While walking, I was thinking about the first time I visited Elizabeth Park.  It was the year we moved to the States – 1966.  My parents made it a destination for a “Sunday drive” … that got me thinking whether people still go on a “Sunday drive” anymore?  Probably not, after you battle the traffic jams all week long, and, for us Downriver folks, just travelling on Southbound Fort Street these days is like rolling along a major highway due to the River Rouge Bridge Project.  But, we’d often go to Elizabeth Park, stopping first at the outskirts of that venue to buy root beer floats or soft-serve ice-cream cones.

I wondered if I went on the pony rides or if I was too old for them by that time?

Life becomes a blur sometimes when you look back a half-century ago (groan).

About Linda Schaub

This is my first blog and I enjoy writing each and every post immensely. I started a walking regimen in 2011 and decided to create a blog as a means of memorializing the people, places and things I see on my daily walks. I have always enjoyed people watching, and so my blog is peppered with folks I meet, or reflections of characters I have known through the years. Often something piques my interest, or evokes a pleasant memory from my memory bank, so this becomes a “slice o’ life” blog post that day. I respect and appreciate nature and my interaction with Mother Nature’s gifts is also a common theme. Sometimes the most-ordinary items become fodder for points to ponder over and touch upon. My career has been in the legal field and I have been a legal secretary for four decades, primarily working in downtown Detroit, and now working from my home. I graduated from Wayne State University with a degree in print journalism in 1978, though I’ve never worked in that field. I like to think this blog is the writer in me finally emerging!! Walking and writing have met and shaken hands and the creative juices are flowing once again in Walkin’, Writin’, Wit & Whimsy – hope you think so too. - Linda Schaub
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6 Responses to Trekking in Trenton.

  1. Marge says:

    This is great. Made me think back to my youth. I lived near the root beer stand. Loved that place.


  2. lindasschaub says:

    Thanks Marge – I knew it would bring back memories of all your treks there … never knew you lived by the root beer stand. Yup, always went there for a float.


  3. Ann Marie stevens says:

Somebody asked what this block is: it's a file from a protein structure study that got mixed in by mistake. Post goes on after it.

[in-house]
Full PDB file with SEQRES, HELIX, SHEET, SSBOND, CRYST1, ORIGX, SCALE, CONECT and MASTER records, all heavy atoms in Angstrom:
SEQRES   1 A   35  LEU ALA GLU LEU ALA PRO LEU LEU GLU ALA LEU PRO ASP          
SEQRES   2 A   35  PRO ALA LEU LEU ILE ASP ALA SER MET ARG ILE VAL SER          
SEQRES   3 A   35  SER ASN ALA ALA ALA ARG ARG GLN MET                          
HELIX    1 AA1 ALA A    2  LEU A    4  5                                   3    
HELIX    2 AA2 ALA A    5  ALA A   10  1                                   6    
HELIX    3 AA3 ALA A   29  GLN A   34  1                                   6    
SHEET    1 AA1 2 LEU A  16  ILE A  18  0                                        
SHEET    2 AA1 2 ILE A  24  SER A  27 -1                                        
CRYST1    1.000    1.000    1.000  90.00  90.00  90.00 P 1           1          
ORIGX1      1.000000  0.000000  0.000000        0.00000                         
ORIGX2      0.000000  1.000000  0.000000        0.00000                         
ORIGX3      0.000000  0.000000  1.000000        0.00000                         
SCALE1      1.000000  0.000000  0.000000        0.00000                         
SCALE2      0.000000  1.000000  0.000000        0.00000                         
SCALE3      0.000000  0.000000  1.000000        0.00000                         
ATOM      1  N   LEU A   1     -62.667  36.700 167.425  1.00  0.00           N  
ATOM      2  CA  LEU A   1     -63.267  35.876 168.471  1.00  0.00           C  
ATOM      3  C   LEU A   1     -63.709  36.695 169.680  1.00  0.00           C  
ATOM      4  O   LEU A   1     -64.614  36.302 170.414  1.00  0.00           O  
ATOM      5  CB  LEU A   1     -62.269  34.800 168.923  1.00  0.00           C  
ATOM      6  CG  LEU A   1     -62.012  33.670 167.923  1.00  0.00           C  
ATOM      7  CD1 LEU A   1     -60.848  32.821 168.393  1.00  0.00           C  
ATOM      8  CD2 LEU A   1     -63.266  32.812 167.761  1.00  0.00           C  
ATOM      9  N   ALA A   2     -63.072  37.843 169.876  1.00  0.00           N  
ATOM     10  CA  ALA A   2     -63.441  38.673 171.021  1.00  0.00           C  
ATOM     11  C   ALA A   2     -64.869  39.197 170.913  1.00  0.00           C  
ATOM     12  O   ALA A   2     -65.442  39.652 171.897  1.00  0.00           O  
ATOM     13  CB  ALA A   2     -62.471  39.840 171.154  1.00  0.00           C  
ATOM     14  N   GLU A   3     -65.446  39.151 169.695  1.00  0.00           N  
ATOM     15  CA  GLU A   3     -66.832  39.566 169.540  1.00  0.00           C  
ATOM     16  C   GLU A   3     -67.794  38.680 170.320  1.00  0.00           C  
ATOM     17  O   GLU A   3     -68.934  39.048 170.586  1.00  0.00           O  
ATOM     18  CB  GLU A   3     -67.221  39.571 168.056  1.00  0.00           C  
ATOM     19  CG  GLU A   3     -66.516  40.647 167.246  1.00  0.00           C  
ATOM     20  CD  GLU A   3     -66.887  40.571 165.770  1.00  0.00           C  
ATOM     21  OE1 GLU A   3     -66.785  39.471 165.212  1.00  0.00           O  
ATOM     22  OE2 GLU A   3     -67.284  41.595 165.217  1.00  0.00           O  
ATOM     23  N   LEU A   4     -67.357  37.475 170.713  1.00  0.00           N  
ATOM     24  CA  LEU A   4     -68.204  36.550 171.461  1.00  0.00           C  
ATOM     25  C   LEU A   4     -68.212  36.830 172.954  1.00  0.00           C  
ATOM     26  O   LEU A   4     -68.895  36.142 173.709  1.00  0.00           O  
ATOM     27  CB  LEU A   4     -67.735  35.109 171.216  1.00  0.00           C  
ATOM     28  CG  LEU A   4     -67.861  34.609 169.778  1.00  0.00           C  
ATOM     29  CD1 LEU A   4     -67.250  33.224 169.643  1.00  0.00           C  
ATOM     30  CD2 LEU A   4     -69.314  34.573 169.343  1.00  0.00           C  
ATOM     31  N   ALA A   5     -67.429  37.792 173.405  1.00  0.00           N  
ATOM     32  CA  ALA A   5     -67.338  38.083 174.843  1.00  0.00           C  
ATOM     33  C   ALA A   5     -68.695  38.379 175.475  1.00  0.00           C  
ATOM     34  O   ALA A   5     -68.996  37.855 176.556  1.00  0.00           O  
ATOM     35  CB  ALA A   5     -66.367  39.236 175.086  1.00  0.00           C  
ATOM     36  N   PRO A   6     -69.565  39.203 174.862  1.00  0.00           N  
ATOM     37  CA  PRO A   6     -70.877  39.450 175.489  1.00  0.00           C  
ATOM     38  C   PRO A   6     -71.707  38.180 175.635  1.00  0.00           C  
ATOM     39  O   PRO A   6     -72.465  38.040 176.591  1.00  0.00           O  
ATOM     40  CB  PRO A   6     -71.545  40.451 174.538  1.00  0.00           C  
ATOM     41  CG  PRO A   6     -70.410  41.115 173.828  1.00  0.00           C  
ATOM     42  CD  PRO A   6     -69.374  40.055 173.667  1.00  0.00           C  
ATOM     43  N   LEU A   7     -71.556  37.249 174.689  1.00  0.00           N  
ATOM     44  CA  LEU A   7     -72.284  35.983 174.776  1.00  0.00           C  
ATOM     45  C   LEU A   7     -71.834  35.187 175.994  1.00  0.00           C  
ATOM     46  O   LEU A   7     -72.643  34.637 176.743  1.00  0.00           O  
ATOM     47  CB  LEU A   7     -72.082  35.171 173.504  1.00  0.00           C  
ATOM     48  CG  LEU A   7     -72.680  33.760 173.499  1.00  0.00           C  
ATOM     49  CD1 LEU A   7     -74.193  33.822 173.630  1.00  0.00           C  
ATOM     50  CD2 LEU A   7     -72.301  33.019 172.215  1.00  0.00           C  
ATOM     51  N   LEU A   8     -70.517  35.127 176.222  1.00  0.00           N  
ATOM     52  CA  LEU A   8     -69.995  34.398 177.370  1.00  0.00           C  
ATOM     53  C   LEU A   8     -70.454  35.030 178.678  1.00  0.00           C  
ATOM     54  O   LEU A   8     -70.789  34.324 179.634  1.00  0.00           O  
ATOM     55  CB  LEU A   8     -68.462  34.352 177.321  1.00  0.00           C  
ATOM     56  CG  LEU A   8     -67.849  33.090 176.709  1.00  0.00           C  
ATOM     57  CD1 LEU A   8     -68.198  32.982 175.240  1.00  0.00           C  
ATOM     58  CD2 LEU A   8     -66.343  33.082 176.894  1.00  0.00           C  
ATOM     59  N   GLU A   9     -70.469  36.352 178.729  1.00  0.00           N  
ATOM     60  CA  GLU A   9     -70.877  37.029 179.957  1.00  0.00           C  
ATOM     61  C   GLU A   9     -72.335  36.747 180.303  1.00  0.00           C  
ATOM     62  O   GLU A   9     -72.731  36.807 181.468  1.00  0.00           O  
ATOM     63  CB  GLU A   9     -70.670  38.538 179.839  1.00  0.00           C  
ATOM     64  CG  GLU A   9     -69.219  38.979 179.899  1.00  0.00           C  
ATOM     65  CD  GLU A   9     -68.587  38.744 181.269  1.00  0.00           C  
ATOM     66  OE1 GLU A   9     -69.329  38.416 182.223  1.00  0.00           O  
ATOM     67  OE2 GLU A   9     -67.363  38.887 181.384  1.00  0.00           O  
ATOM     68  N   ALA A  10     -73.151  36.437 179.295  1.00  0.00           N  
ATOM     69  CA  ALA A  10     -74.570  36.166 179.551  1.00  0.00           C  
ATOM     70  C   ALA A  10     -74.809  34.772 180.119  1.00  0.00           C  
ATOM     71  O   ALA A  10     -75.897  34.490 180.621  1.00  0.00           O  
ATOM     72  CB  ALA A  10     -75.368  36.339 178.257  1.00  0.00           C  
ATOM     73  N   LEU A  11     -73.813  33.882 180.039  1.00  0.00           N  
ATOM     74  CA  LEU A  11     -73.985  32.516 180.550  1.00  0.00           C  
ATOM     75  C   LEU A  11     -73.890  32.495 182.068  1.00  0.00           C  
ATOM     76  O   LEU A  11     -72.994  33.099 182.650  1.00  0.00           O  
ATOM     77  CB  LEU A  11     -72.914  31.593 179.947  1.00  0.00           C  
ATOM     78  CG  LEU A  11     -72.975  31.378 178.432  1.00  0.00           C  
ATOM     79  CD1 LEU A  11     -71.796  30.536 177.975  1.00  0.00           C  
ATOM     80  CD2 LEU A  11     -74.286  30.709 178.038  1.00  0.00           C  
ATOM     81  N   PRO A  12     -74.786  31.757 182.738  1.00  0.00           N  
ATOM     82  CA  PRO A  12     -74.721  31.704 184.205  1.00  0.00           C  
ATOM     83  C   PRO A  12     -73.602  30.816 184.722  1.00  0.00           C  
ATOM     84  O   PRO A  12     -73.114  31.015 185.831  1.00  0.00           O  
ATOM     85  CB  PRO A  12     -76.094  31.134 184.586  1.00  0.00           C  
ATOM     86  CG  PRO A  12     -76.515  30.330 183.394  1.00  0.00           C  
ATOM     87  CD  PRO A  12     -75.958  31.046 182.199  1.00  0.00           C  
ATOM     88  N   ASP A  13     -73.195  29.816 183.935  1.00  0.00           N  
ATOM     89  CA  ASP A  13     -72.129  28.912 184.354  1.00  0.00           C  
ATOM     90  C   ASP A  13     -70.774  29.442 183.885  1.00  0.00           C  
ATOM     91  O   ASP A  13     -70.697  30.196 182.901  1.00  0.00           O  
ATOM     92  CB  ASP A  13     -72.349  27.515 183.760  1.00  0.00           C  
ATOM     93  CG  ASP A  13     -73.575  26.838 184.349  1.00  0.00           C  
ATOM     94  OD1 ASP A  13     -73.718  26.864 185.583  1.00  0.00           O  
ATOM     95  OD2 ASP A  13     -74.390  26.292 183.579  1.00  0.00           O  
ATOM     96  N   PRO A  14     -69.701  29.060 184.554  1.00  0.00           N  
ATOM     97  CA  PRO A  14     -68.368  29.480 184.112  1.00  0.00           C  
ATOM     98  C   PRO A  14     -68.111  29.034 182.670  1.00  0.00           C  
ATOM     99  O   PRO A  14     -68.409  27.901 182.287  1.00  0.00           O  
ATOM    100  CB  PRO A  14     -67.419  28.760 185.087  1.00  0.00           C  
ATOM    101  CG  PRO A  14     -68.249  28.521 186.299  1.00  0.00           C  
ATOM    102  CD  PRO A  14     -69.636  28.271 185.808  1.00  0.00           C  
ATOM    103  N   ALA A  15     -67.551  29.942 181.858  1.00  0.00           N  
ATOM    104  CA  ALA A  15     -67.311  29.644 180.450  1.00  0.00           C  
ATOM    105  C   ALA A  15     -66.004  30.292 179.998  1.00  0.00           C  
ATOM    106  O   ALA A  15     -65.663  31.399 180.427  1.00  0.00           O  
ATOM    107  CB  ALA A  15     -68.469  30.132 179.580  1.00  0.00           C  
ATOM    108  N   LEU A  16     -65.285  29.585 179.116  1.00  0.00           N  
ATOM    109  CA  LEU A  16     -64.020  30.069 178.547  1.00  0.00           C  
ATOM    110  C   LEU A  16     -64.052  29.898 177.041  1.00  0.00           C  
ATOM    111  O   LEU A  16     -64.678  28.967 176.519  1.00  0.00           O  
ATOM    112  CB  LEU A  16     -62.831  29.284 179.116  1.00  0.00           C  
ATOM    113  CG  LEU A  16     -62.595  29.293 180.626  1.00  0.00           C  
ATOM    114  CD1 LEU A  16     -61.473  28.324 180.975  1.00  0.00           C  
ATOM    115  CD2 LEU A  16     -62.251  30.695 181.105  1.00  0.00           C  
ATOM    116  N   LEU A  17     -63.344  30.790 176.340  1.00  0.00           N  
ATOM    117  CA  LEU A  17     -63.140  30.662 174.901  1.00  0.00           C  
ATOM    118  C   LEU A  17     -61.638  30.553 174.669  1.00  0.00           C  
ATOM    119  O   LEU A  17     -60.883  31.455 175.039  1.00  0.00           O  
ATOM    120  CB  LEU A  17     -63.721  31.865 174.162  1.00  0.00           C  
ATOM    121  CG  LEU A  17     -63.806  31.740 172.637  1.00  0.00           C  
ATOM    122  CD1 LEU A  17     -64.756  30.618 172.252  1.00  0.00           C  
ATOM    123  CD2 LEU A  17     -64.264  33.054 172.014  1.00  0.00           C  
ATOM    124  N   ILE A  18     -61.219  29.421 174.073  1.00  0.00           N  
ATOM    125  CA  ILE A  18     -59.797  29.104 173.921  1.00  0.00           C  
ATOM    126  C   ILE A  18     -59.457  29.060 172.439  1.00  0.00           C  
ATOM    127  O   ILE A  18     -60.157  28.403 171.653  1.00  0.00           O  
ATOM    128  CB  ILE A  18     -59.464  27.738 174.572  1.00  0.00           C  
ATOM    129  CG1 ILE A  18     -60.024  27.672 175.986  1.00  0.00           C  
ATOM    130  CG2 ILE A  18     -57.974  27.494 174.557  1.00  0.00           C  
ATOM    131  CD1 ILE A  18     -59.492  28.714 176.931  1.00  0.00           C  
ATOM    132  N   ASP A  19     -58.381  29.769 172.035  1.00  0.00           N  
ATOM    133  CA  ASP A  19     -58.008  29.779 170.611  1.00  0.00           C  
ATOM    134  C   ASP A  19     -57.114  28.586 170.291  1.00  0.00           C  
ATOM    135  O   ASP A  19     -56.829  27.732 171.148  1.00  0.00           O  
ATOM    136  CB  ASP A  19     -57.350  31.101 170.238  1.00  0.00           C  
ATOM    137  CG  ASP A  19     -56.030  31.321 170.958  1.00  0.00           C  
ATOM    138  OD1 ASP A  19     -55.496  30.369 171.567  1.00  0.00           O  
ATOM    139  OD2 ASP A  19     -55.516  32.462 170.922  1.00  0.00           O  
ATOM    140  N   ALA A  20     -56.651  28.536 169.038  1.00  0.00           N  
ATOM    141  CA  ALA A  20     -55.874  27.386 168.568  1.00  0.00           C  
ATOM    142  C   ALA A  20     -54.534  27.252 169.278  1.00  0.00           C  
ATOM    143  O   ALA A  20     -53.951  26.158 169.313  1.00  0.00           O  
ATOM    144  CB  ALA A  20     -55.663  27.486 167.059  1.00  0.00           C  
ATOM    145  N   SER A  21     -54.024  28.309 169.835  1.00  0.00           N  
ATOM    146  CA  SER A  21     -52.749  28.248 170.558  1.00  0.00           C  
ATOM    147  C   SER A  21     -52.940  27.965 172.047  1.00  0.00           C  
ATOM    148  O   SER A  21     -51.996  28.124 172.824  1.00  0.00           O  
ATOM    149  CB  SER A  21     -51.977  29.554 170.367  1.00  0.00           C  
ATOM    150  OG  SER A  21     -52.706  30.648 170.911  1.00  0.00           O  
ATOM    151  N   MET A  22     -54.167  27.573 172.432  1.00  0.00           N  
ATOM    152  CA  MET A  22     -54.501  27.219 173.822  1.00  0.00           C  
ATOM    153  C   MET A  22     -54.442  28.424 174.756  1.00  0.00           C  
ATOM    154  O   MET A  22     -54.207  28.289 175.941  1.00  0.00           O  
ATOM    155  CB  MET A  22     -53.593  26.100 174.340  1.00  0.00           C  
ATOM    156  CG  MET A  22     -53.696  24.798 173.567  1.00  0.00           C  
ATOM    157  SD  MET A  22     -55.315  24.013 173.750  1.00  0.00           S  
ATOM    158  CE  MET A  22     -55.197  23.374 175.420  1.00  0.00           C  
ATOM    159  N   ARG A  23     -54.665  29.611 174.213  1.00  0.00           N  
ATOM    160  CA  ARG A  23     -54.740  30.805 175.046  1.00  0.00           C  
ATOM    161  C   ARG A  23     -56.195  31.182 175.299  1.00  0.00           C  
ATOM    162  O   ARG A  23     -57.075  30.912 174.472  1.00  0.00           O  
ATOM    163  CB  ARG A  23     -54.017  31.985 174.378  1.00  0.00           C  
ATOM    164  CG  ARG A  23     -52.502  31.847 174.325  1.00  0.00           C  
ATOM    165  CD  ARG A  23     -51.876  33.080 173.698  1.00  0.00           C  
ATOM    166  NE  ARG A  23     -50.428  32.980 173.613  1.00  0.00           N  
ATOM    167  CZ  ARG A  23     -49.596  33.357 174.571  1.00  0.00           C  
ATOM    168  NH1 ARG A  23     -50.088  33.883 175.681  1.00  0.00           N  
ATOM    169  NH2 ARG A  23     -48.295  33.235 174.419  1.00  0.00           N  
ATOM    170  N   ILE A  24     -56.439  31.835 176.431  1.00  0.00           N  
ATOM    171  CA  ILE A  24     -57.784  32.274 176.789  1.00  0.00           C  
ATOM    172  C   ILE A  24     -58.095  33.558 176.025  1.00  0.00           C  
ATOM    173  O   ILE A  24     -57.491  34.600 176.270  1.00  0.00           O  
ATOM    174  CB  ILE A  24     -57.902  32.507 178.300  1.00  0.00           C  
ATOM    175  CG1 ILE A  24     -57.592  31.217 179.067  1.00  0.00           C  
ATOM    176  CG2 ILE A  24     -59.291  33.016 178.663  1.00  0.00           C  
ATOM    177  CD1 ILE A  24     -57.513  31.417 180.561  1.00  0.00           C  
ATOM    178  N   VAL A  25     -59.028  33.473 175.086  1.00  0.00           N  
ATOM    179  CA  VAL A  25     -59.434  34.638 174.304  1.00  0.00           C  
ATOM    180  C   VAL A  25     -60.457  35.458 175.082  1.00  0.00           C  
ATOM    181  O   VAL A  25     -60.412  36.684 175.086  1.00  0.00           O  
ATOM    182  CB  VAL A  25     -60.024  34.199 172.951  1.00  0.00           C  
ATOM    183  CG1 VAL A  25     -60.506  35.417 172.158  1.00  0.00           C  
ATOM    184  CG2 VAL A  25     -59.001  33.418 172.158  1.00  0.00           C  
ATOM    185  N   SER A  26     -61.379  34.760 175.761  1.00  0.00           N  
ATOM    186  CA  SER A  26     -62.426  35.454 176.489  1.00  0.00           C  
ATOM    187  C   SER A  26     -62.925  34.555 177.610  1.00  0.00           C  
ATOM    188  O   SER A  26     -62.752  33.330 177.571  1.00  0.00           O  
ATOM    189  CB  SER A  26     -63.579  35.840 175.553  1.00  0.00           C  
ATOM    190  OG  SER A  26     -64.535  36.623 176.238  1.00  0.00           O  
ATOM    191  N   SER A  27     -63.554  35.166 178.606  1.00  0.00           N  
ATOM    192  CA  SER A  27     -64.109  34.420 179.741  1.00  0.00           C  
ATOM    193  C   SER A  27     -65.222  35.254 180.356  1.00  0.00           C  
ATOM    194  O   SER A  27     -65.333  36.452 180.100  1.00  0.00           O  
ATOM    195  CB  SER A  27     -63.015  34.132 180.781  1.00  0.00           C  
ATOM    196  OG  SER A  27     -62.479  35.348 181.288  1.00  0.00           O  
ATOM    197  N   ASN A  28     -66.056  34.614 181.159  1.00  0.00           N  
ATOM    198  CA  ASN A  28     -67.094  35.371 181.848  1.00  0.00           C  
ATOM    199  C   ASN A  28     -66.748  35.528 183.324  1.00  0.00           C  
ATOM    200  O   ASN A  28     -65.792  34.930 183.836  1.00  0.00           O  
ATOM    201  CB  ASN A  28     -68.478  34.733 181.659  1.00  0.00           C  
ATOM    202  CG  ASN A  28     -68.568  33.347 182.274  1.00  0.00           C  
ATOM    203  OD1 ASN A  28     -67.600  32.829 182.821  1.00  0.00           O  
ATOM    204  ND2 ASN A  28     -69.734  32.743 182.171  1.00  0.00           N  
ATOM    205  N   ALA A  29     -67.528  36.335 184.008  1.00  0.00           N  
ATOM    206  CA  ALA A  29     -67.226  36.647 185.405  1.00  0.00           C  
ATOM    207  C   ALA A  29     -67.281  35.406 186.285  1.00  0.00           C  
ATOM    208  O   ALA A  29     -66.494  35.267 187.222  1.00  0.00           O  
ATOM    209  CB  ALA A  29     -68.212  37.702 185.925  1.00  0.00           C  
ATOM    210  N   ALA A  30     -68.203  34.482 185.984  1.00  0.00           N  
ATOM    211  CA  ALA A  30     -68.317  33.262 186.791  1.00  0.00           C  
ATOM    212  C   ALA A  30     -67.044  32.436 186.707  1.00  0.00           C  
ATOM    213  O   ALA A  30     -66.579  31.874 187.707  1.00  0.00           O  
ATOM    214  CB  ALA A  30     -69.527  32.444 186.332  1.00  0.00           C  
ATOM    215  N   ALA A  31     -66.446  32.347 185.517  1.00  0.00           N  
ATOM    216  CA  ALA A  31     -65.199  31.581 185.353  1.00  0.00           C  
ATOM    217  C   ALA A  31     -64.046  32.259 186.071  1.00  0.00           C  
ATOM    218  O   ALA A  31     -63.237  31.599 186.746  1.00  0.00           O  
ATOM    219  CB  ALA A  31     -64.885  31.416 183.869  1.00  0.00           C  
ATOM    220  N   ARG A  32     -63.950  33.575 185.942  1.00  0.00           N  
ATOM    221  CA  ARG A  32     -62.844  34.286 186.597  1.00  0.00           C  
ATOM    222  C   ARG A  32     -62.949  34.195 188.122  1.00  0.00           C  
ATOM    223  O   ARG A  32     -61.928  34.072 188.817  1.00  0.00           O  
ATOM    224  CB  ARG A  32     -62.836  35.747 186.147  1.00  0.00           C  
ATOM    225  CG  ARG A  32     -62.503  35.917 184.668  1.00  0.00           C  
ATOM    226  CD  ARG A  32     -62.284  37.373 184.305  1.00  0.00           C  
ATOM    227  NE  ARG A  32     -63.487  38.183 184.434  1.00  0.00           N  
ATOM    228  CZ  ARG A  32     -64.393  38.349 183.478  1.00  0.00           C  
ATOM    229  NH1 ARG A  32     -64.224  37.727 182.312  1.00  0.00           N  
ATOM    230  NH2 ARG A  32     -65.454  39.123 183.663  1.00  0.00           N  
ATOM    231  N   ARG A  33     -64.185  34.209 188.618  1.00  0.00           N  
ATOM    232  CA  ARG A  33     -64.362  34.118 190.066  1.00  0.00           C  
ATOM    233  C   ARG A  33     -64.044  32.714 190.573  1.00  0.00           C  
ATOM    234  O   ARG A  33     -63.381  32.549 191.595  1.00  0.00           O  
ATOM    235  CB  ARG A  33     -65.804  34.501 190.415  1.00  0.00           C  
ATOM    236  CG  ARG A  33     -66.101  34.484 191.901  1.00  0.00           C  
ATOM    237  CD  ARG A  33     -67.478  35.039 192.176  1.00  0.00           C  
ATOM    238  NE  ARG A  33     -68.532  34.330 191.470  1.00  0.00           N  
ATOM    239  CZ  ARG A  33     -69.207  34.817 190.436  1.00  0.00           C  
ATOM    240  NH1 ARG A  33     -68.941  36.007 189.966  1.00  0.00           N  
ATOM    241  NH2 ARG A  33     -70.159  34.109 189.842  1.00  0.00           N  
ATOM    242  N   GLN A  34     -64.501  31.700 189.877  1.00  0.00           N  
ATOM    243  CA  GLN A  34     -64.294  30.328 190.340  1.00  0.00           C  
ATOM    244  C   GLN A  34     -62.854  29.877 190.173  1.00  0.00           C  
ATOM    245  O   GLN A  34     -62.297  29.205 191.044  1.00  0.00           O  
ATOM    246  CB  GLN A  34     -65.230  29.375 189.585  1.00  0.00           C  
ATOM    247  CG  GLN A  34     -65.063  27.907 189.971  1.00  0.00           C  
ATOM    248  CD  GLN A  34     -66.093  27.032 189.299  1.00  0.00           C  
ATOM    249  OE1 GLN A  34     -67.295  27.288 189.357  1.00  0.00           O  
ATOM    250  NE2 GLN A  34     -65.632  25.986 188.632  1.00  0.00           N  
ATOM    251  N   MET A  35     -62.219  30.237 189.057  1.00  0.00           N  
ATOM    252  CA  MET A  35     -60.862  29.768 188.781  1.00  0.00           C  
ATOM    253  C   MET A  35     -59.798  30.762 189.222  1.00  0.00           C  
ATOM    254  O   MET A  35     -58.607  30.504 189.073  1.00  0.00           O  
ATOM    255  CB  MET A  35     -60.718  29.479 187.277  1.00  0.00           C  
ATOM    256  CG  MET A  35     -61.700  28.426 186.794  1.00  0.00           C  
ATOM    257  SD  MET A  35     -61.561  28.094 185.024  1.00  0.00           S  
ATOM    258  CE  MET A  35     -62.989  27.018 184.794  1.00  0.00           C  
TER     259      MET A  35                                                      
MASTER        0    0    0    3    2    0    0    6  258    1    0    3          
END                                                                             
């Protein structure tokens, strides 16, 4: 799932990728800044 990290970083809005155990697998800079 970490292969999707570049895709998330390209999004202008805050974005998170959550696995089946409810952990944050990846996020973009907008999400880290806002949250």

Miss Linda…………………………I enjoyed your excursion to Elizabeth park………………………… know our geese are gone during the nights lately and only come back during the day…………….I’m happy because the pond walk is not full of “geese poop”…………………………..when we were kids that’s what we did on Sunday afternoons go for a ride to the park and ride on the ponies


  4. lindasschaub says:

    Ann Marie – thank you … I enjoyed the little excursion as well … this is a place I had not been in decades, until I went with Marge a few times in the Summer of 2013 or 2014, then that cold day in November of 2014. It is very woodsy and I liked walking the trail. As to the “goose poop, that is one nice thing about the absence of the geese at Council Point Park right now … I only have seen them flying in V-formation and not on the ground in recent weeks … as you know from walking there, the trail gets pretty littered and you have to step around it. I do remember those pony rides and seeing the kids on them … cannot remember if I rode as I was already ten years old when I moved here … probably did. That was a Sunday afternoon drive for us. The good old days.


  5. Glennaray Kaier says:

    This was beautiful. I loved the memories. Was that our Marge talking to you , such a short time ago. I walked across that bridge once with Marge. Skipped school when I was in jr, high here. Got engaged here and took my babies to ride the horses. Later I brought my grandchildren here to play on the swings and eat at the concession stand. My father took me to get foot longs and root beer floats here and yes my sisters cruised on the weekends here with their friends, I grew up in Trenton and this park was a big part of my life. Thank you for the memories.


  6. lindasschaub says:

    Hi Glennaray – I am glad you enjoyed this little tour of Elizabeth Park. I’m doubly glad I sent you the link as I knew it would bring back memories of your trips there with Marge, but did not realize you had spent so much time there in the past, before you met Marge and went with her all the time. You have some wonderful memories, and you, like Marge and I, have remembered that root beer stand. Is it still there now? I forgot to look the day that I went there. As I said in the post, it was the first time I’d been there by myself – always went with Marge (only a handful of times) but she was driving. Was afraid I’d get lost – I am the worst at directions when driving! (Remember when you were here in the Spring and we discussed parallel parking – I hate that and am prone to get lost easily.) I am glad this post stirred up some pleasant memories for you; thank you for sharing them with me.